Chris Devonshire-Ellis says:

    China’s reaction will be one of concern, although the conspiracy theorists may see advantages for China in this action by bringing the US back to the negotiating table. However it seems that isn’t going to happen, at least not just yet. Its a dangerous game of brinksmanship thats being played out here. If the DPRK continue to feel ignored, they may yet provoke further. So far we have a count of
    1 sunken ROC naval vessel with 46 lives lost
    The first shelling of ROC territory since 1955.
    The signs are not good if the DPRK wish to further state their ‘claim’ for being listened too. – Chris

    Name: Mark says:

    I think the countries in the region should develop a common strategy to end North Korea’s missile development programs. What is needed is a concerted effort because the war on the Korean Peninsula would produce massive casualties. Everyone knows that the stakes are very high since the two countries possess technologies with the potential to threaten the rest of the world.

    Chris Devonshire-Ellis says:

    An emergency session of the United Nations Security Council is being held. I can imagine that China’s envoys will find it very difficult on this occasion to again limit sanctions following their role in watering down criticism after the torpedoing of the South Korean warship in March.
    Having supported North Korea for so long, it will be very difficult for Beijing to continue that stance. Yet on the other hand, they want to continue to support the regime as well.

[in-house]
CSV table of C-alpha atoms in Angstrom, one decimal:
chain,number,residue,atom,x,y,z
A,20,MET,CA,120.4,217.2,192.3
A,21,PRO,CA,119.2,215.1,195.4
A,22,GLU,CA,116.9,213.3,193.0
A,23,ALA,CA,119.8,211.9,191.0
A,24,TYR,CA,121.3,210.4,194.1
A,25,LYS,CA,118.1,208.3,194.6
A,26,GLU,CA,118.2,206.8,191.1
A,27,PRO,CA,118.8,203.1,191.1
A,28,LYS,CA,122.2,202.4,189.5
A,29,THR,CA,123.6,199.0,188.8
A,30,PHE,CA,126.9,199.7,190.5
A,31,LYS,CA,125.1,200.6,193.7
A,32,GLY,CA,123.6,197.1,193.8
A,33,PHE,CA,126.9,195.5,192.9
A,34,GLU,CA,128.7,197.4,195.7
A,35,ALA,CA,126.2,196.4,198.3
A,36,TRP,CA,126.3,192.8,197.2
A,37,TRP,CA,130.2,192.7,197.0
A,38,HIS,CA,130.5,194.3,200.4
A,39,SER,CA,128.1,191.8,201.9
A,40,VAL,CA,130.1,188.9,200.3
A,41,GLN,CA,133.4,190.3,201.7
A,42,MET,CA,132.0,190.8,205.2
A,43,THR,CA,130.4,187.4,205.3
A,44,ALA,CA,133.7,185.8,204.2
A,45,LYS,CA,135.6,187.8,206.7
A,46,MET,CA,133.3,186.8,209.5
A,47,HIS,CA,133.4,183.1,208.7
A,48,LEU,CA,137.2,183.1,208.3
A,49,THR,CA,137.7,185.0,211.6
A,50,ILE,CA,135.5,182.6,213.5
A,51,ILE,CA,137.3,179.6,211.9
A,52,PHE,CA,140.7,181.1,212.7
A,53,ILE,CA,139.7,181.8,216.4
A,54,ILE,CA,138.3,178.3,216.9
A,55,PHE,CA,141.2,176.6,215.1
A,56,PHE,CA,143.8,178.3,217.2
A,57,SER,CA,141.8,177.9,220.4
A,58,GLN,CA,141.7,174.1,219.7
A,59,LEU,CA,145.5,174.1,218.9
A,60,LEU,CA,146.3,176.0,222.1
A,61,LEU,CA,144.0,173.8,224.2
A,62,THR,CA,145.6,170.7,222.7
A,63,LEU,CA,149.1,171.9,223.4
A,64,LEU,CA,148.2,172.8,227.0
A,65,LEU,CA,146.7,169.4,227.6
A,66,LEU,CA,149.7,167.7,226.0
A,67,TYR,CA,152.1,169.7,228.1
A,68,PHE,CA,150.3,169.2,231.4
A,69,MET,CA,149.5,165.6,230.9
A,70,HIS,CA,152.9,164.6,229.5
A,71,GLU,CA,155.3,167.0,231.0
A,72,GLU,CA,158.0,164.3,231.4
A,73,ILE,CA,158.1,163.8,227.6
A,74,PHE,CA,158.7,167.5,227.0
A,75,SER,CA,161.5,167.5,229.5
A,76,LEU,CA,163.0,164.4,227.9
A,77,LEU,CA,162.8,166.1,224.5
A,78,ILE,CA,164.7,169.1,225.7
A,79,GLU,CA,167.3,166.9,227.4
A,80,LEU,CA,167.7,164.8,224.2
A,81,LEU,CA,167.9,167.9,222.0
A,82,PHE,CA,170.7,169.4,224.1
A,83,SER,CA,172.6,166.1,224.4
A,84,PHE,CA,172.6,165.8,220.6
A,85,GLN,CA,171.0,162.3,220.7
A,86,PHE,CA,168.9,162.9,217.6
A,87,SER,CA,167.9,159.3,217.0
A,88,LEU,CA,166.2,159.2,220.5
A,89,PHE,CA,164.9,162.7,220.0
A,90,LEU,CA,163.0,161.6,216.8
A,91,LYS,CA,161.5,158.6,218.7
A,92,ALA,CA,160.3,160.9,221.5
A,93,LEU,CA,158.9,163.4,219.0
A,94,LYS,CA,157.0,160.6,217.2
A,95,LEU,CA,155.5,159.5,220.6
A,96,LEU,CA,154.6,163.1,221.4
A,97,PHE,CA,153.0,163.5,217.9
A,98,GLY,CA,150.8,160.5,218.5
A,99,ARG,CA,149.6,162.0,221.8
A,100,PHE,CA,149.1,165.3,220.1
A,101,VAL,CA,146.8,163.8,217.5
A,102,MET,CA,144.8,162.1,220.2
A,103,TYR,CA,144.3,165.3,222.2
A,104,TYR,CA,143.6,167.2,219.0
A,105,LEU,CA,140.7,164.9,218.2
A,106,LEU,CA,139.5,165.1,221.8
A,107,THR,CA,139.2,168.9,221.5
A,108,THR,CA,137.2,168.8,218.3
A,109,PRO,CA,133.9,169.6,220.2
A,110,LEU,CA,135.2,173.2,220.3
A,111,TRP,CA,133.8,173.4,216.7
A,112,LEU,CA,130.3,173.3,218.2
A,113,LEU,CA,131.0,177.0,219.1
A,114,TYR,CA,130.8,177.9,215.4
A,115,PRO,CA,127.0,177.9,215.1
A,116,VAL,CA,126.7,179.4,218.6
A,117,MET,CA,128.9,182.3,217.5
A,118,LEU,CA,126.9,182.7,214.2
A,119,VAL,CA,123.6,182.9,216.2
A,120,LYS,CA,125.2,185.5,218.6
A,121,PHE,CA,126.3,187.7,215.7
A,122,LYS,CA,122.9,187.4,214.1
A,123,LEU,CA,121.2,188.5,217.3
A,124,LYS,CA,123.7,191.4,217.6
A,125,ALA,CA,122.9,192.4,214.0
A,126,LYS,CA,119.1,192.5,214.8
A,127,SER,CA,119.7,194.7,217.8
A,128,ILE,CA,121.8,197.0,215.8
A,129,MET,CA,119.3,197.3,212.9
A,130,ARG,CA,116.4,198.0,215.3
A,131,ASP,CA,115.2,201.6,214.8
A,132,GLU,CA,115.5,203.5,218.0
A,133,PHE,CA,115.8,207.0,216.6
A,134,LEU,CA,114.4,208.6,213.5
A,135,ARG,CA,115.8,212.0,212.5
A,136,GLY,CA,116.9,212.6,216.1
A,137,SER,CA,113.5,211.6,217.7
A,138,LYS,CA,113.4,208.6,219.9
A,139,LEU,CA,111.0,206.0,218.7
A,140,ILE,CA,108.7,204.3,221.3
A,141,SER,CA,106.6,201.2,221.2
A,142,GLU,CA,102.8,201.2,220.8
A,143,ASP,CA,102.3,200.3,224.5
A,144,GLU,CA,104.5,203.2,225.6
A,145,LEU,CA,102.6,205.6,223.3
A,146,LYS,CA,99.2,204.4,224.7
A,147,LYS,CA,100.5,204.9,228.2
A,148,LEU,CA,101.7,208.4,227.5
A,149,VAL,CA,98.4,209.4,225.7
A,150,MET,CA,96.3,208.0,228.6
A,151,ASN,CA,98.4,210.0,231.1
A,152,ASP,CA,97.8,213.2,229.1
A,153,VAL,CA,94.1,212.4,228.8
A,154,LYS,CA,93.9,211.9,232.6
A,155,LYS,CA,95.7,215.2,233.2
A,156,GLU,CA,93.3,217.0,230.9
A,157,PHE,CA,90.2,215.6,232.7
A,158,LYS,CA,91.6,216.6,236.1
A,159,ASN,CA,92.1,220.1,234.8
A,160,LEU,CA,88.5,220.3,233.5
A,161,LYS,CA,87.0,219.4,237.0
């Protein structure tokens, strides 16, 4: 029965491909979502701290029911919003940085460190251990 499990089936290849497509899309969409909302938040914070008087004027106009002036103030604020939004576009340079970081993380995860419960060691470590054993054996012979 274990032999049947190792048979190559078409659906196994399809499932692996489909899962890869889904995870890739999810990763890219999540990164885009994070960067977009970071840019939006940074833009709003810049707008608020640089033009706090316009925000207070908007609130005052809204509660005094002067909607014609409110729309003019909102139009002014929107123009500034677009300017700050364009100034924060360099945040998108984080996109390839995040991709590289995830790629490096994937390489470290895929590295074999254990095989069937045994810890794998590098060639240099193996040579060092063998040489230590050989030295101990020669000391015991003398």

Apparently North Korea did not inform Beijing that the shelling would take place, however China will be keen to see this is classified as a ‘domestic’ Korean dispute and to try and downplay any significance.
    That however doesn’t seem to wash with either the United States or South Korea, who have announced they will be holding joint military exercises near the North/South border, which is also close to the Chinese mainland . Whether or not that includes a US aircraft carrier or not will be something to note. China has requested that the US does not send such ships so close to its own borders, however given the seriousness of the situation they may be forced to accept this as a result of what the rest of the world appears to see as a failing Chinese strategy and relationship with North Korea itself. If the US do send in a warship so close to China that will make the Chinese military extremely nervous unless the Americans can persuade them otherwise. – Chris

    Chris Devonshire-Ellis says:

    Additional news, the South Korean President’s spokeswoman Kim Hee-jung said after his meeting today with the countries military leaders: “President Lee has instructed [the military] to strike North Korea’s missile base near its coastline artillery positions if necessary … if there is an indication of further provocation”. – Chris

    Chris Devonshire-Ellis says:

    …and the White House has just confirmed it will be sending the aircraft carrier USS George Washington to join Naval exercises off the coast of North Korea (close to China, and against Chinese wishes) from this Sunday. – Chris

    Chris Devonshire-Ellis says:

    Stocks Plunge, Listings Cancelled, Immediate Financial Losses of USD1 Trillion…

    We’ve moved coverage of this issue to our 2point6billion Emerging Asia platform here:

    Heather says:

    This kind of strategy is not very fortunate if the country wants to return to six party talks. On the other hand the United States is aware of the fact that it was a huge mistake to stop talking to North Korea which caused that its leaders were able to develop material in order to create nuclear weapons. Anyway the return to talks over disarmament in the current situation is not very likely to happen.